There's no such thing as 'quotation marks lite'
Posted by June on April 8, 2024
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This sentence contains an example of an error I see all too often, including in the work of professional writers: Known as ‘hashtags,’ these keywords are popular in social media.

That’s not how single quotation marks work. Yet almost every time I see this punctuation mark, this is how it’s used — a job I call “quotation marks lite.”

Regular quotation marks have several jobs. Their main job is to indicate direct quotations or excerpts. They can also indicate irony.

Finally, quotation marks can indicate that a certain word is actually a focus of the discussion. Consider this sentence: I know “that” is often overused. The quotation marks are the only way the reader can be sure that we’re talking about the word “that.” Without the quotation marks, what’s meant by “that” could be misconstrued.

This is a sanctioned use for quotation marks, one that the Chicago Manual of Style refers to as discussing “words as words.”

Not many people know this and instead think quotation marks only indicate direct speech. So when some people want to discuss a word itself, they figure that regular quotation marks don’t fit the bill. Single quotation marks seem like the perfect compromise: not too soft, but not so strong that they indicate direct speech.

Unfortunately, single quotation marks are not just milder forms of regular quotation marks. They have a specific job to do: They work within regular quotation marks.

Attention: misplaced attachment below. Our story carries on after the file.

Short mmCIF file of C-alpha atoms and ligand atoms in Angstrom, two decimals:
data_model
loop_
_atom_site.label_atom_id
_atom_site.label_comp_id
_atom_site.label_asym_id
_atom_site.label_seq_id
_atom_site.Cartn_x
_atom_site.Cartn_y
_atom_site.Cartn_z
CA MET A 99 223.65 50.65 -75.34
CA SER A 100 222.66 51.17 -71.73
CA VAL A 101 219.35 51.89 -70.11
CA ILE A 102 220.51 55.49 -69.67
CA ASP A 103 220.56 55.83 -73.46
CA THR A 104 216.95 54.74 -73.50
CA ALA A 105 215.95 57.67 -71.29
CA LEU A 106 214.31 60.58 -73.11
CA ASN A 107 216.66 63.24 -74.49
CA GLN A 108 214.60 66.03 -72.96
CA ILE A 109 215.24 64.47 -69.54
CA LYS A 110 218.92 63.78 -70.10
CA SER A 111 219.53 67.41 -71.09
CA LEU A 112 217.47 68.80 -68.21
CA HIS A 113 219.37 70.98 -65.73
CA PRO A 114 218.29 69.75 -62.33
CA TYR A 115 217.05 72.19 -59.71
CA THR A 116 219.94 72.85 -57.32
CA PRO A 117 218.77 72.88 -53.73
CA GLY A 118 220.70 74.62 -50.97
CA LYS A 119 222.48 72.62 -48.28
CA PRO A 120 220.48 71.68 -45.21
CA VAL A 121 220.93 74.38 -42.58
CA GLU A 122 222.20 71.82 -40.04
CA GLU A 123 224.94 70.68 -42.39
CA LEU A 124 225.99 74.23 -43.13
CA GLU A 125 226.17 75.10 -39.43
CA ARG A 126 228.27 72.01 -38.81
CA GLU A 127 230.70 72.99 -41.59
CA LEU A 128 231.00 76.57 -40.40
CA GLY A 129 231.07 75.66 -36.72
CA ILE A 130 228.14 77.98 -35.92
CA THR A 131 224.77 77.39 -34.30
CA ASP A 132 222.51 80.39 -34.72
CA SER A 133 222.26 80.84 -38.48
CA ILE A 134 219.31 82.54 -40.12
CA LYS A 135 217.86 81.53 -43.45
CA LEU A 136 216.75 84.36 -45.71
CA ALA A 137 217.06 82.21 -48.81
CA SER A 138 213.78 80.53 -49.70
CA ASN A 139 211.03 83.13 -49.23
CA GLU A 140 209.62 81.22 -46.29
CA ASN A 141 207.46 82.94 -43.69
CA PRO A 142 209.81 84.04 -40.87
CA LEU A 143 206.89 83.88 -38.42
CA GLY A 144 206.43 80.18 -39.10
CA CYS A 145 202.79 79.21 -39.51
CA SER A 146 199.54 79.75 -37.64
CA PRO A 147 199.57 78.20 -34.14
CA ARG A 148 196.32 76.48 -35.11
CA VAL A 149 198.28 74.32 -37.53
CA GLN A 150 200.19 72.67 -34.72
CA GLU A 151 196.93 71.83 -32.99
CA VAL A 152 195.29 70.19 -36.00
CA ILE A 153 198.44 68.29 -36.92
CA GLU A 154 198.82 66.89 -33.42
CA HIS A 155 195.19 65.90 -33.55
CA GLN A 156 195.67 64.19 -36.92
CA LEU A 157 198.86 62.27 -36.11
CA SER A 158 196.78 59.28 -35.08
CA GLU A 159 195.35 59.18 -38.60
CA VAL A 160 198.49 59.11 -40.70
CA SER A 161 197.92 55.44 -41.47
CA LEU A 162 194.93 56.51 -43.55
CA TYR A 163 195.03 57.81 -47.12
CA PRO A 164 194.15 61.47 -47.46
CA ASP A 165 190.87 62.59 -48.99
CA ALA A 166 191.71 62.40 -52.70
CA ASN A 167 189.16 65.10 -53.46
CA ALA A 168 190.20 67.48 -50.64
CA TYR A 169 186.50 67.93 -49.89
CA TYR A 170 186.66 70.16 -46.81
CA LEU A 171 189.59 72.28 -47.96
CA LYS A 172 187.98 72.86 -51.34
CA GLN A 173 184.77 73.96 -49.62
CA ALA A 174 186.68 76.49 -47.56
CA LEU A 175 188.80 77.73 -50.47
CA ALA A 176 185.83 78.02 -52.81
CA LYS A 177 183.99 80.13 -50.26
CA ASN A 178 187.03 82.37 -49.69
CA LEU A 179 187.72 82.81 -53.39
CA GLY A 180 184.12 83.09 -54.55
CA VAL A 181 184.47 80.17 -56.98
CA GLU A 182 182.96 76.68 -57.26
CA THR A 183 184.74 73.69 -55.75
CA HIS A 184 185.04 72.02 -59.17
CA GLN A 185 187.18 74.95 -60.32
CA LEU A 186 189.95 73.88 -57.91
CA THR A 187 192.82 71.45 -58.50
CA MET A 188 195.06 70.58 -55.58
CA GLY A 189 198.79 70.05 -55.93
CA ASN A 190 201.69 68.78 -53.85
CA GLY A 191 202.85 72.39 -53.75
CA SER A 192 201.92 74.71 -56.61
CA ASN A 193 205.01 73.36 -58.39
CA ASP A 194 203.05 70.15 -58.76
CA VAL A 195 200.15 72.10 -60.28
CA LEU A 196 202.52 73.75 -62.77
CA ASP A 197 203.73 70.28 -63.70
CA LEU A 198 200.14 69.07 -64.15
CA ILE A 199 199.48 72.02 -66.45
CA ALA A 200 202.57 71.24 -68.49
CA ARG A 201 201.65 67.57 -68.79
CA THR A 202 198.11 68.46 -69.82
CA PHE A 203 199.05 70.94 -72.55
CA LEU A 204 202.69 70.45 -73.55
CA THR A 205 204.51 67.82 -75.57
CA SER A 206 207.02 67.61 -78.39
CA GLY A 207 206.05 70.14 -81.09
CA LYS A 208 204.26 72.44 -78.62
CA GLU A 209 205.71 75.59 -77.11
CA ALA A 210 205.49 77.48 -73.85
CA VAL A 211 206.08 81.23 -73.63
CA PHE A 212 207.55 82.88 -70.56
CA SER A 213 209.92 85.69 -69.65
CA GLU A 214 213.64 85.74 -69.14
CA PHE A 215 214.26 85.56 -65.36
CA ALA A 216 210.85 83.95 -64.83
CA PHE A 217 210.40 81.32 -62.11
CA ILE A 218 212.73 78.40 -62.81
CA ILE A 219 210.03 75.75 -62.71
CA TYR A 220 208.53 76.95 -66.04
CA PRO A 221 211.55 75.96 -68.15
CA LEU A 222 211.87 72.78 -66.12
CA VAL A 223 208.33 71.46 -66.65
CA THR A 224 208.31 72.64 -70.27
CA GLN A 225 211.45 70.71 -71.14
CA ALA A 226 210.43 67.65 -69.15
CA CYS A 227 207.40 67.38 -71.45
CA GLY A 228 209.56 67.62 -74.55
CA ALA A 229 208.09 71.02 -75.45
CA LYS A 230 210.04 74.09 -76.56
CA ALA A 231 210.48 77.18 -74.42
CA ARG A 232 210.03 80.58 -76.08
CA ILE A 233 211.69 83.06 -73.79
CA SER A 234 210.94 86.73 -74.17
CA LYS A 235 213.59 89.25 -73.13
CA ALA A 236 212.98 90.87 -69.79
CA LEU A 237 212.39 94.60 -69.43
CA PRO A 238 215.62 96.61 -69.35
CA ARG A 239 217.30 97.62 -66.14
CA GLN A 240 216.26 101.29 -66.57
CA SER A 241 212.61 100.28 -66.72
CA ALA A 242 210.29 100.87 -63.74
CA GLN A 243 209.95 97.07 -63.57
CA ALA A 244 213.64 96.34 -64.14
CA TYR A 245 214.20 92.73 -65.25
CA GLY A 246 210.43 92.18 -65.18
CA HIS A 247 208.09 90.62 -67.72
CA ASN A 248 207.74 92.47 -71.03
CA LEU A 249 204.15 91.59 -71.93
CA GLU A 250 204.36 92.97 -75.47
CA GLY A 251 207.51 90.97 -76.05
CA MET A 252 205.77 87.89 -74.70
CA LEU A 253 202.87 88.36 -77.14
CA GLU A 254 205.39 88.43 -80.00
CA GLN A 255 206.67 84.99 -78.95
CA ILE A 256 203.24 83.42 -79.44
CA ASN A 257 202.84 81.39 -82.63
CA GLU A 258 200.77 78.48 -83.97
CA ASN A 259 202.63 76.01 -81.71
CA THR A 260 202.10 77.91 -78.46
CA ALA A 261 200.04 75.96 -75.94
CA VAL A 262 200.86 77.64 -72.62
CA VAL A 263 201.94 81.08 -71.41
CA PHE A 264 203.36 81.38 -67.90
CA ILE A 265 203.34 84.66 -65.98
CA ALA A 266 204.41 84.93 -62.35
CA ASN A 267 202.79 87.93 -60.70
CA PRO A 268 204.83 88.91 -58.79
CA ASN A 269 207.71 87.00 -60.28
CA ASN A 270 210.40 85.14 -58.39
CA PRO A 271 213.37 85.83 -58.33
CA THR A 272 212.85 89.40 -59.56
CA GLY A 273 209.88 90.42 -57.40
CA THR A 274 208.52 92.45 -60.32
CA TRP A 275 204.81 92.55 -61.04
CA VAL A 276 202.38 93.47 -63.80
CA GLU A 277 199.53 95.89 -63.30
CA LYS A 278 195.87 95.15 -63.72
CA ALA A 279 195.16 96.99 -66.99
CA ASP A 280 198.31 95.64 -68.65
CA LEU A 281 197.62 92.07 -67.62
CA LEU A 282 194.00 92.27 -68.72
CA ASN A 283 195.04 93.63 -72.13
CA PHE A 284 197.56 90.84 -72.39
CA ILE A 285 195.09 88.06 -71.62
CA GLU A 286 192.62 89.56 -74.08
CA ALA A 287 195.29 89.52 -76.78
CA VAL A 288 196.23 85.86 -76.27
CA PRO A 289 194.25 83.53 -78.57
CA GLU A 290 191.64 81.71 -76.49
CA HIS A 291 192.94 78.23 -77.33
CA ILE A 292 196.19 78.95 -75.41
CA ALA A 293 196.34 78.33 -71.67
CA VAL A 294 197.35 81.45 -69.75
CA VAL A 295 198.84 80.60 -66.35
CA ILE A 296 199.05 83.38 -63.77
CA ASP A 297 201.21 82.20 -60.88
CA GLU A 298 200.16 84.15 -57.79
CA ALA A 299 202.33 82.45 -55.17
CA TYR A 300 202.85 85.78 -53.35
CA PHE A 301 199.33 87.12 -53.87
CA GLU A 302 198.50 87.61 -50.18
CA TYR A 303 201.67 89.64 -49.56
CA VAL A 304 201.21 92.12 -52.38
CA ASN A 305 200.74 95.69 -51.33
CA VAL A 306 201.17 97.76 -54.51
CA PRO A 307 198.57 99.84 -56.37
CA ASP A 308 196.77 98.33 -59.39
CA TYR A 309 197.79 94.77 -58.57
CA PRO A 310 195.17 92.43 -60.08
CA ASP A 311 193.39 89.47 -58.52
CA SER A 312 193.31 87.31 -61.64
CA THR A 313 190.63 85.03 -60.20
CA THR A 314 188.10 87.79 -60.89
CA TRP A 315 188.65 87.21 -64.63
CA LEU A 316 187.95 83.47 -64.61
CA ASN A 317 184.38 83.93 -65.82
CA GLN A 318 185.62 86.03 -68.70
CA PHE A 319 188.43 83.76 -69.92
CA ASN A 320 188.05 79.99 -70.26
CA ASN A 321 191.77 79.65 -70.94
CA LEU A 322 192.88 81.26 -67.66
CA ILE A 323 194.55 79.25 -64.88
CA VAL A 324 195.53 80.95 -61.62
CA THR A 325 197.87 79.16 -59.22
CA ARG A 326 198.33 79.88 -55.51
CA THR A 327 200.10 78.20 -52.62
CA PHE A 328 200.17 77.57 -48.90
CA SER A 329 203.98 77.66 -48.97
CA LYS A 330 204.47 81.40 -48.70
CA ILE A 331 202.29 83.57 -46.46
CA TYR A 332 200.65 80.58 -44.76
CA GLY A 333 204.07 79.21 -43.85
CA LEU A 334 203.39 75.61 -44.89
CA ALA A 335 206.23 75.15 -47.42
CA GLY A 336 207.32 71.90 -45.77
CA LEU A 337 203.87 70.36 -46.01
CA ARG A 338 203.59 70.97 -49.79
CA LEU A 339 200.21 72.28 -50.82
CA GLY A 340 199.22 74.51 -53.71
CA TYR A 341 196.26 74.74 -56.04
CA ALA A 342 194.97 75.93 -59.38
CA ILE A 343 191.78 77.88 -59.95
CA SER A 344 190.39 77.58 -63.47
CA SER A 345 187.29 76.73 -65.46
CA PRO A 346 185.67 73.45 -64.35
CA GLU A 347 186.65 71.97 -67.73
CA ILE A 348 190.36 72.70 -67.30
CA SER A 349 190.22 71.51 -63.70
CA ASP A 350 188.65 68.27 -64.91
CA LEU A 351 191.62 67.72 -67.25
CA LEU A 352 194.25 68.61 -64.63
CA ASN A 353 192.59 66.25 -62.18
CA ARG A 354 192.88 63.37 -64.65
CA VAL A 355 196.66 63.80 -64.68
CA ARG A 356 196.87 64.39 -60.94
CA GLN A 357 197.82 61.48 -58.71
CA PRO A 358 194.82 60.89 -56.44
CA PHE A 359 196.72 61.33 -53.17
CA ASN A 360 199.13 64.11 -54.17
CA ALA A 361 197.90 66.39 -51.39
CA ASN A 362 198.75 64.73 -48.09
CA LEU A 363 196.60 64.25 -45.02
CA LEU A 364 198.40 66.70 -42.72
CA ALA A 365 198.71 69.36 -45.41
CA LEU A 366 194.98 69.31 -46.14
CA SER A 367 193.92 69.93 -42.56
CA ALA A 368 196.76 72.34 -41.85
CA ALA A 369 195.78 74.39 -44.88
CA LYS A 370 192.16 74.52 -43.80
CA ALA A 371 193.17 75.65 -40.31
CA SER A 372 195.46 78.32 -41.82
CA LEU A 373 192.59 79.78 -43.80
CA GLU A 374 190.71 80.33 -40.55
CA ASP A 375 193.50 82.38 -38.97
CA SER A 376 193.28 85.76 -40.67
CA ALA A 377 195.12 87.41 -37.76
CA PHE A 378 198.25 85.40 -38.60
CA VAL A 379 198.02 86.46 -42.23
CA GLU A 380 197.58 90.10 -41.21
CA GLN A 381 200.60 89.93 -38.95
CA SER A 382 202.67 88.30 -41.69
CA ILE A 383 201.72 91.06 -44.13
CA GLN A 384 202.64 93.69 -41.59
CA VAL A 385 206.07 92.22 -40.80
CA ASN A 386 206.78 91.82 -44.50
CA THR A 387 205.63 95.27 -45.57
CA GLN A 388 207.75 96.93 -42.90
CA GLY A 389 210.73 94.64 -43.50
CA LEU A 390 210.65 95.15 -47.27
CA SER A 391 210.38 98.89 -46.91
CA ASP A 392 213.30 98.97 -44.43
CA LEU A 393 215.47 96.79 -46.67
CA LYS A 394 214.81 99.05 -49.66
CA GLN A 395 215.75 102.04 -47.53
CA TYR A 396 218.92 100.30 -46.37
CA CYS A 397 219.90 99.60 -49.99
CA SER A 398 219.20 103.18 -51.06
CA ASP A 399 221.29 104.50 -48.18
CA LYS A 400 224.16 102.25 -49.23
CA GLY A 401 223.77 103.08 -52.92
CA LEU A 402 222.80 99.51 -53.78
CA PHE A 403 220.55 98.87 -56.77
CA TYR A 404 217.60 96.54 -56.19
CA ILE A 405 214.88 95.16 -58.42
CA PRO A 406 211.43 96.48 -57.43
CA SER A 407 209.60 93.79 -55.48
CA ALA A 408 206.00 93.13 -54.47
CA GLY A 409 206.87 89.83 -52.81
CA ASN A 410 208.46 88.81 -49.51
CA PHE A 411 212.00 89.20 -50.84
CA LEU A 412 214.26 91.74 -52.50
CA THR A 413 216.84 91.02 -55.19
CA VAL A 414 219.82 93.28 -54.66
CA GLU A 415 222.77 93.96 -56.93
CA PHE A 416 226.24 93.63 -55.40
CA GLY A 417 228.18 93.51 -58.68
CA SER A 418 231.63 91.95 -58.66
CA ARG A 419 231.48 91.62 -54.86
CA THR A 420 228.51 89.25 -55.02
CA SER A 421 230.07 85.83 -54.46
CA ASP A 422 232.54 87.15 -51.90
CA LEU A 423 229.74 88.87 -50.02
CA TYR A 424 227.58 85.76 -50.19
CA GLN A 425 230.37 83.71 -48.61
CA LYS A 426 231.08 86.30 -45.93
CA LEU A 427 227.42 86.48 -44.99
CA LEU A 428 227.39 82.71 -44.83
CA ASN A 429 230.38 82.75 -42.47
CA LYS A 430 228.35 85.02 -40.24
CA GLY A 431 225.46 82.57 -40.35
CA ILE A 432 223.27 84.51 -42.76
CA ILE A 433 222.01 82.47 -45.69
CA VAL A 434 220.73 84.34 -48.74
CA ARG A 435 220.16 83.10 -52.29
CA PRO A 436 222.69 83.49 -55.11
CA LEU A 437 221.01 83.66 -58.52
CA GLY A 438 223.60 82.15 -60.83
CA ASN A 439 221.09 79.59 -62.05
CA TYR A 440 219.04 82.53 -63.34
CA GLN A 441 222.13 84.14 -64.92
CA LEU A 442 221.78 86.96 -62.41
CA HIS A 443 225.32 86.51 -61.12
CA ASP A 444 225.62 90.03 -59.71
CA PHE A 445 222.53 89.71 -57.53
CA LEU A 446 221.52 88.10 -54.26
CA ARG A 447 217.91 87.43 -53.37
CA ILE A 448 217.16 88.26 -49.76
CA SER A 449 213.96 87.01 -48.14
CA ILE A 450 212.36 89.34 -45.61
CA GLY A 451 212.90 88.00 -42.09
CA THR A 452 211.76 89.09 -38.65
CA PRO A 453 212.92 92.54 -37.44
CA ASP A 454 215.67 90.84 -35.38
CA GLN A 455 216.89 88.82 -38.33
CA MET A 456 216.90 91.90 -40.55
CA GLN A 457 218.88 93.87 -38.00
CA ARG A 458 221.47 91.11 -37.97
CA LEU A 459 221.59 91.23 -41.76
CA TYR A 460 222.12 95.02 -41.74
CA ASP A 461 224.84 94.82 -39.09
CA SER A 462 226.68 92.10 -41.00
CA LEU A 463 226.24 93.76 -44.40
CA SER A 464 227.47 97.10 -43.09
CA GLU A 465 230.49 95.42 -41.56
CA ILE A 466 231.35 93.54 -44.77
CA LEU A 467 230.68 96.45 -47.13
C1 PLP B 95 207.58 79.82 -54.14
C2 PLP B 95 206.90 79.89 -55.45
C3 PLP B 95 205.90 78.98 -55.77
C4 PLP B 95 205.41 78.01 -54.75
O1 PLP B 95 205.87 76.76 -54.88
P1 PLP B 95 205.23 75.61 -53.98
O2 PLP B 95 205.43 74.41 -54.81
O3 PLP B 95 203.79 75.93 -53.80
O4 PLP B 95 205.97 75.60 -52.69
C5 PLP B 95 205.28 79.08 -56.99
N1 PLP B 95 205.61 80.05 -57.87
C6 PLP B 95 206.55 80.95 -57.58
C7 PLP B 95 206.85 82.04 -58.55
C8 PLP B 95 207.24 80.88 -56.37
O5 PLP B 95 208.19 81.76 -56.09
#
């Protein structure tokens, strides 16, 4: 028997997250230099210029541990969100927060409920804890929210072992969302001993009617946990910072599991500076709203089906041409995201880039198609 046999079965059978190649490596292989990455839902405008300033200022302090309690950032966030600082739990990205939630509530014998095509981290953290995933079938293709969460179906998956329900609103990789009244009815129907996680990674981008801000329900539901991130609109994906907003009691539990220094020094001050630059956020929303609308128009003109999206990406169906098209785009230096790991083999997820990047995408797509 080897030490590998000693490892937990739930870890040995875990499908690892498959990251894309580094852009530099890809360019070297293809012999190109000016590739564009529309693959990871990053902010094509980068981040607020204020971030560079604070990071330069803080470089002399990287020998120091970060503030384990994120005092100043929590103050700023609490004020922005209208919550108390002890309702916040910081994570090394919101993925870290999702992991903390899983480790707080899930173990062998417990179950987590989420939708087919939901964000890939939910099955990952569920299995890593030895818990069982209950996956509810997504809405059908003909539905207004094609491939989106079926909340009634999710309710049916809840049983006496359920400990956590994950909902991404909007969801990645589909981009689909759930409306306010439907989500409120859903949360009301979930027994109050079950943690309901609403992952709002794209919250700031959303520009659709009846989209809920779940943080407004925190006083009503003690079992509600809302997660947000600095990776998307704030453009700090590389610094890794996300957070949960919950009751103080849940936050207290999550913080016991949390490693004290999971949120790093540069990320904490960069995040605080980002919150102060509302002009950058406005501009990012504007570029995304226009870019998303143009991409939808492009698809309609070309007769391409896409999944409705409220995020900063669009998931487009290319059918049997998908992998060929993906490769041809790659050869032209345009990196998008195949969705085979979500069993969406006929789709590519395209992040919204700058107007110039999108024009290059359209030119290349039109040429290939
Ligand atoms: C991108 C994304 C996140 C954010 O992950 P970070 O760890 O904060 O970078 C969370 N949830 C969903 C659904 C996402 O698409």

Say you’re quoting someone who’s quoting someone else: Bob said, “Joe yelled, ‘Hello.’”

That’s when single quotation marks come into play. They do all the things regular quotation marks do, except they do them within regular quotation marks. Like their beefier siblings, single quotation marks can indicate “words as words,” but only within other quotations: Bob said, “Joe can’t pronounce ‘nuclear.’”

There are several reasons why these simple punctuation marks are so misunderstood.

First, a closing single quotation mark often looks identical to an apostrophe. This causes problems when a single quotation mark appears next to a period or comma. For example, see in our “nuclear” sentence above how the period comes before the single quotation mark as well as before the regular quotation mark?

An apostrophe would not go there. Because an apostrophe represents a dropped letter, it stays attached to the word it’s part of, so a period never comes before it: I’m just sayin’.

Second, many computer programs will change an apostrophe into an open single quotation mark. Type “‘Tis the season” or “the ‘90s” into a word-processing program and you’ll see what I mean.

Third, anyone who takes a cue from news media could be easily confused. In headlines, many news outlets use single quotation marks in place of regular ones.

But usually, unless you’re writing a quotation that appears within another quotation, there’s no call for single quotation marks. And if you’re ever tempted to use them as “quotation marks lite,” try to resist the impulse.

'While' vs. 'although' or 'though'
Posted by June on April 1, 2024
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Here’s a word I change a lot when I’m editing: “while.” I see it used like this often: While pedaling along the beachfront sidewalk is delightful, so too is stopping for a snowcone at the beachfront snack bar.